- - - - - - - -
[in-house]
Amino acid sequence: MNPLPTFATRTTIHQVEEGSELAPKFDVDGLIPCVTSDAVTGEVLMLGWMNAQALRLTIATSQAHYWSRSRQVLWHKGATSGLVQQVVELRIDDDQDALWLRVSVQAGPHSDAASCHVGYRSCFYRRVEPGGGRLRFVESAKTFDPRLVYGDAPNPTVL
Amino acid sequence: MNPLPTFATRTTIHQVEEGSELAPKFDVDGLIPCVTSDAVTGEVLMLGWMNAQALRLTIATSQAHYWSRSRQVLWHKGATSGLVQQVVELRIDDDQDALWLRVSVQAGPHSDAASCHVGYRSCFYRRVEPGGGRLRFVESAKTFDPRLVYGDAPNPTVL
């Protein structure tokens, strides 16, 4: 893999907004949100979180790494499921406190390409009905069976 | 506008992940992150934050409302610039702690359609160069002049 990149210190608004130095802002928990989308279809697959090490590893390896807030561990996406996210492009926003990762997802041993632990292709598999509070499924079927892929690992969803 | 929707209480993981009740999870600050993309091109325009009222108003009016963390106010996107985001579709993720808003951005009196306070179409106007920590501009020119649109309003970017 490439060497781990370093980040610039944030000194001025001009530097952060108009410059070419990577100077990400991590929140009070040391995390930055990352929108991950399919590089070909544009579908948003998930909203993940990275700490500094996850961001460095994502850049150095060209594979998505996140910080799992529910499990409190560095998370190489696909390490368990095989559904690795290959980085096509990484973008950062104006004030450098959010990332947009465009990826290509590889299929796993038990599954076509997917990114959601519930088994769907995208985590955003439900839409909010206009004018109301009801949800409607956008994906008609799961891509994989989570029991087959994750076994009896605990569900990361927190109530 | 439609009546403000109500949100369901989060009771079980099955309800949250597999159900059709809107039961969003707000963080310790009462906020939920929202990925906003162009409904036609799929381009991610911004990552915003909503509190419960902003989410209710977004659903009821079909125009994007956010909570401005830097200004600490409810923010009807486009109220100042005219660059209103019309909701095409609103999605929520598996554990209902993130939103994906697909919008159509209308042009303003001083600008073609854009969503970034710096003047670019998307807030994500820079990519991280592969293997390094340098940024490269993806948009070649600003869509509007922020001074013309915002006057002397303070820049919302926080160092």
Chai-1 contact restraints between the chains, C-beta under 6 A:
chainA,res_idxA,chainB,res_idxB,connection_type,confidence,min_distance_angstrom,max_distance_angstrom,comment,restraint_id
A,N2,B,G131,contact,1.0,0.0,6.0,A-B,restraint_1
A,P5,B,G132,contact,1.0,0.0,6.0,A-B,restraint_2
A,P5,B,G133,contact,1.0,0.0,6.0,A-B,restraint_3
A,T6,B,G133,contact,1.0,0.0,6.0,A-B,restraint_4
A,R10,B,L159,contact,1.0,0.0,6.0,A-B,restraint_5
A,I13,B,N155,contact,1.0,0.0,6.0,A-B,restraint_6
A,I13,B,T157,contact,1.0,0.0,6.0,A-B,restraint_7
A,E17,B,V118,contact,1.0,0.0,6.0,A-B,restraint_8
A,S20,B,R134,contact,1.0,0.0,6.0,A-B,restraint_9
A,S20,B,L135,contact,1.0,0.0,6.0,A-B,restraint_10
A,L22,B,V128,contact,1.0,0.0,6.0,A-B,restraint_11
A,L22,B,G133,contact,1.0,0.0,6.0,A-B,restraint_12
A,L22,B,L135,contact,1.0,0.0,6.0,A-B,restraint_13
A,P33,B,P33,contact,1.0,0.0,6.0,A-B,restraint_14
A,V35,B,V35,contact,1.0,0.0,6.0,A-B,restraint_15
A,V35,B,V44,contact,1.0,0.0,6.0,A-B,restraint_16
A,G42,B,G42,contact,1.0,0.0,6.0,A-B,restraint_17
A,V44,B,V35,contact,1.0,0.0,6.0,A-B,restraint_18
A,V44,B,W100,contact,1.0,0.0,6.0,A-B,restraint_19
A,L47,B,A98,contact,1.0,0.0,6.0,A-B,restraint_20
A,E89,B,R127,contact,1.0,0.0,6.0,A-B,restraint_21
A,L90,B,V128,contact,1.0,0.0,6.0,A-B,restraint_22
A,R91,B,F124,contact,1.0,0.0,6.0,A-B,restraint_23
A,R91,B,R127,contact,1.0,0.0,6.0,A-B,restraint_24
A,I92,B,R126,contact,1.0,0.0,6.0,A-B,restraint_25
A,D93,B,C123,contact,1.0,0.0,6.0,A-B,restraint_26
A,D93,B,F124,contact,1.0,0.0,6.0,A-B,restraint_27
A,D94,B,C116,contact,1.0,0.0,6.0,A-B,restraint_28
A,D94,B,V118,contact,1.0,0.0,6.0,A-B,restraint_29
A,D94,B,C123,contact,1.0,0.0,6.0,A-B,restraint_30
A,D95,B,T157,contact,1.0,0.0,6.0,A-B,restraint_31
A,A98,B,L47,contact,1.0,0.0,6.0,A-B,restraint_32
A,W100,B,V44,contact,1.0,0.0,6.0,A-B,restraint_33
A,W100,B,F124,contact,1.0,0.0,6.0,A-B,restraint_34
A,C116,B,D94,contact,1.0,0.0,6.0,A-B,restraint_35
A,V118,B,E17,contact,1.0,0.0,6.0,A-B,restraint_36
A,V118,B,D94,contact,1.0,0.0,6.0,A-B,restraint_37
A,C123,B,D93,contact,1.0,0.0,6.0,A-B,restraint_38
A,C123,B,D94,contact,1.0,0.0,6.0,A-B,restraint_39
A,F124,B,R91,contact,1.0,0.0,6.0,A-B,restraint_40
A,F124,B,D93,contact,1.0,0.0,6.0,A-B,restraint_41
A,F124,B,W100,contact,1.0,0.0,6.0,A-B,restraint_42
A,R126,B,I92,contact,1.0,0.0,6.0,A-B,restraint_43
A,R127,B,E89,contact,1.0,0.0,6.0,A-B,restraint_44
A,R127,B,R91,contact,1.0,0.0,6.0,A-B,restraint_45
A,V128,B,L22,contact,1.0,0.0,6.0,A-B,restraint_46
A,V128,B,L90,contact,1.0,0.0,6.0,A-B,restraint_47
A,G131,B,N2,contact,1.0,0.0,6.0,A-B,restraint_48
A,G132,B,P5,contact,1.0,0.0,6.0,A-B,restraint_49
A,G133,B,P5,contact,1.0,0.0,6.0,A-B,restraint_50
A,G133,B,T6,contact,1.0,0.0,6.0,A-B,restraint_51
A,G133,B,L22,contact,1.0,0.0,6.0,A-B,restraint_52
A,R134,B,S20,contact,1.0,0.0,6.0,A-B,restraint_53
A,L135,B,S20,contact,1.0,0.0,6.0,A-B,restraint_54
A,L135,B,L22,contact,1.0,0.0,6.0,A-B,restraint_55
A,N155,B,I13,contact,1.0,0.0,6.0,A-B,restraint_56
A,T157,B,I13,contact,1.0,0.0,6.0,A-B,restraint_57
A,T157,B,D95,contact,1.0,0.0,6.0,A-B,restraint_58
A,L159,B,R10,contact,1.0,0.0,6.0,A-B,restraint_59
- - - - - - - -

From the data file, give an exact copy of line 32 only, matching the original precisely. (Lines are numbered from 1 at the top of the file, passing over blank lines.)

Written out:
A,D93,B,C123,contact,1.0,0.0,6.0,A-B,restraint_26